All sixth- through 12th-graders in Central will receive a new laptop computer, in addition to their textbooks, when they show up Aug. 7 for the start of the 2014-15 school year, but first they will have to abide by newly adopted rules.

One rule requires them to pay an annual “technology coverage fee,” ranging from $40 for one student to $70 for a family with multiple students.

The Central School Board adopted this “acceptable use” policy Monday for the 2,400 Dell laptops it recently ordered through a state contract. The school district is entering into a four-year lease to obtain the laptops at a cost of $514,000 a year. About $230,000 of that came from taxes voters renewed in November.

The “1 to 1 Laptop Initiative” will put Central on a par with a handful of school districts in Louisiana, including Iberville Parish, as well as a few private schools including St. Thomas More Catholic High in Lafayette, that provide or require laptops for some or all grades.

Central Superintendent Michael Faulk said the new laptops will make it much easier for students to more easily take new online tests planned for spring 2015 prepared by PARCC, the Partnership for Assessment of Readiness for College and Careers. In January, the state Department of Education found that Central had less than one computer for every seven students, the minimum amount the state is mandating for school districts taking these tests.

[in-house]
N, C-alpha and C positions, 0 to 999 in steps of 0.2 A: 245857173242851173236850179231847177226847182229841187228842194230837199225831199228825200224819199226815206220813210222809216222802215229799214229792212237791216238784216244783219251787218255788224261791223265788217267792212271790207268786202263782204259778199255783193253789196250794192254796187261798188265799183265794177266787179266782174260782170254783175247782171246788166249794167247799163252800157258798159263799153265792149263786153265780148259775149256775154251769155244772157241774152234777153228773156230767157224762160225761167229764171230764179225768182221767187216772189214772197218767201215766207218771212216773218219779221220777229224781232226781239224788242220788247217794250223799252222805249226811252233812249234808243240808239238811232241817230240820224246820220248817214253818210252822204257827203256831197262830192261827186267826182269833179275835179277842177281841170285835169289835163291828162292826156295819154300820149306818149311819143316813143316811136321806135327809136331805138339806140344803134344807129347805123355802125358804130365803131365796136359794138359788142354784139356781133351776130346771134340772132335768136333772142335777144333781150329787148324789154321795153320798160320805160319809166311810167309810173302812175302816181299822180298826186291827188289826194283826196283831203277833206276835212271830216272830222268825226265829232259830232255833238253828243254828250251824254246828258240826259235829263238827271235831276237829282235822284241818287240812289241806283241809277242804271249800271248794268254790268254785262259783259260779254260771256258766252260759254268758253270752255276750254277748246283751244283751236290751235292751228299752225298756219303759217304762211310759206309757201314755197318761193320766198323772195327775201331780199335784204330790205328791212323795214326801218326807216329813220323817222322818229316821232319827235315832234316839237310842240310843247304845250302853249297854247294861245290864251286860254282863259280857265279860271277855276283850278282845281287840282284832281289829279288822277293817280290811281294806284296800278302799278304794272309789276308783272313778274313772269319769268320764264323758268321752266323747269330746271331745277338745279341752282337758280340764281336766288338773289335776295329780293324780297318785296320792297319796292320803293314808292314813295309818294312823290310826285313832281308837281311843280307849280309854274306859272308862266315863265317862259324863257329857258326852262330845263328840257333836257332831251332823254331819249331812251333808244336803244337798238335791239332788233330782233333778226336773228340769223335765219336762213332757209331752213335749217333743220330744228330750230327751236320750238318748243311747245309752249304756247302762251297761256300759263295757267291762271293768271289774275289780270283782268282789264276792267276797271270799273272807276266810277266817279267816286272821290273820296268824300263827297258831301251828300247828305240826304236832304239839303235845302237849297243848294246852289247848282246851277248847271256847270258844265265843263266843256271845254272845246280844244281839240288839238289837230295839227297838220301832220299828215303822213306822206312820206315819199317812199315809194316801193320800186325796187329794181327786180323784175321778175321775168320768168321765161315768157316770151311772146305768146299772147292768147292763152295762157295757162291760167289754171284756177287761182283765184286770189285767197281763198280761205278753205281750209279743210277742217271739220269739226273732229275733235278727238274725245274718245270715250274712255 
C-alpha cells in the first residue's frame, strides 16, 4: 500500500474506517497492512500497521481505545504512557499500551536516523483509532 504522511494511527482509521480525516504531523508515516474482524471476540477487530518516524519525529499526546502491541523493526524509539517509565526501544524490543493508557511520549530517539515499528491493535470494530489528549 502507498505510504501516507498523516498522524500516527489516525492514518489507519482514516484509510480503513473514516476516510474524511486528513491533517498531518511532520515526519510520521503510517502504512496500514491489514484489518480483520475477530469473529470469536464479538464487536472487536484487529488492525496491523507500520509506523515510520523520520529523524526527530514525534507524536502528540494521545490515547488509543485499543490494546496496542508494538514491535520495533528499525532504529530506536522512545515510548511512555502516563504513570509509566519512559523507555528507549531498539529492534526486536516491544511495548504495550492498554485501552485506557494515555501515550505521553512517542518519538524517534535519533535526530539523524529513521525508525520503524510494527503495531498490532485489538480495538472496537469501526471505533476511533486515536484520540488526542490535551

Gov. Bobby Jindal is trying to ditch PARCC in favor of new tests, but the state Department of Education for now is sticking with PARCC.

Faulk said the laptops will be useful whether PARCC tests are given or not.

“We’re using the laptops more for teaching and learning,” Faulk said.

The annual $40 to $70 fee that Central students will pay is meant to cover the cost of fixing or replacing laptops. Schools can set up payment plans for families who can’t pay the full fee right away.

In 2013-14, Central provided iPads to every sixth-grader at Central Middle School to road test the idea. That experience led the school system to opt for laptops instead because of the greater memory and versatility, Faulk said. The iPads are being given to fifth-graders this year.

Board member Sharon Browning asked Faulk on Monday if any sixth-graders opted out.

“We had some (initially), but when we talked to them, we were able to address their issues,” he said. “They realize it’s something they have to have.”

Faulk said he might seek to expand the program in the future but would start no earlier than third grade.

The new rules allow students to take their laptops home, but students will have to pledge to bring them to school every day charged and ready to work. Students who transfer out of Central schools have up to five days to return their laptops or the devices will be reported stolen.

The annual fee won’t cover students who damage their laptops in certain ways, for instance, if they spill food or drinks on them, or allow their laptops to be stolen by leaving them unattended. The school system reserves the right to try to make the family pay to replace the laptop in such cases.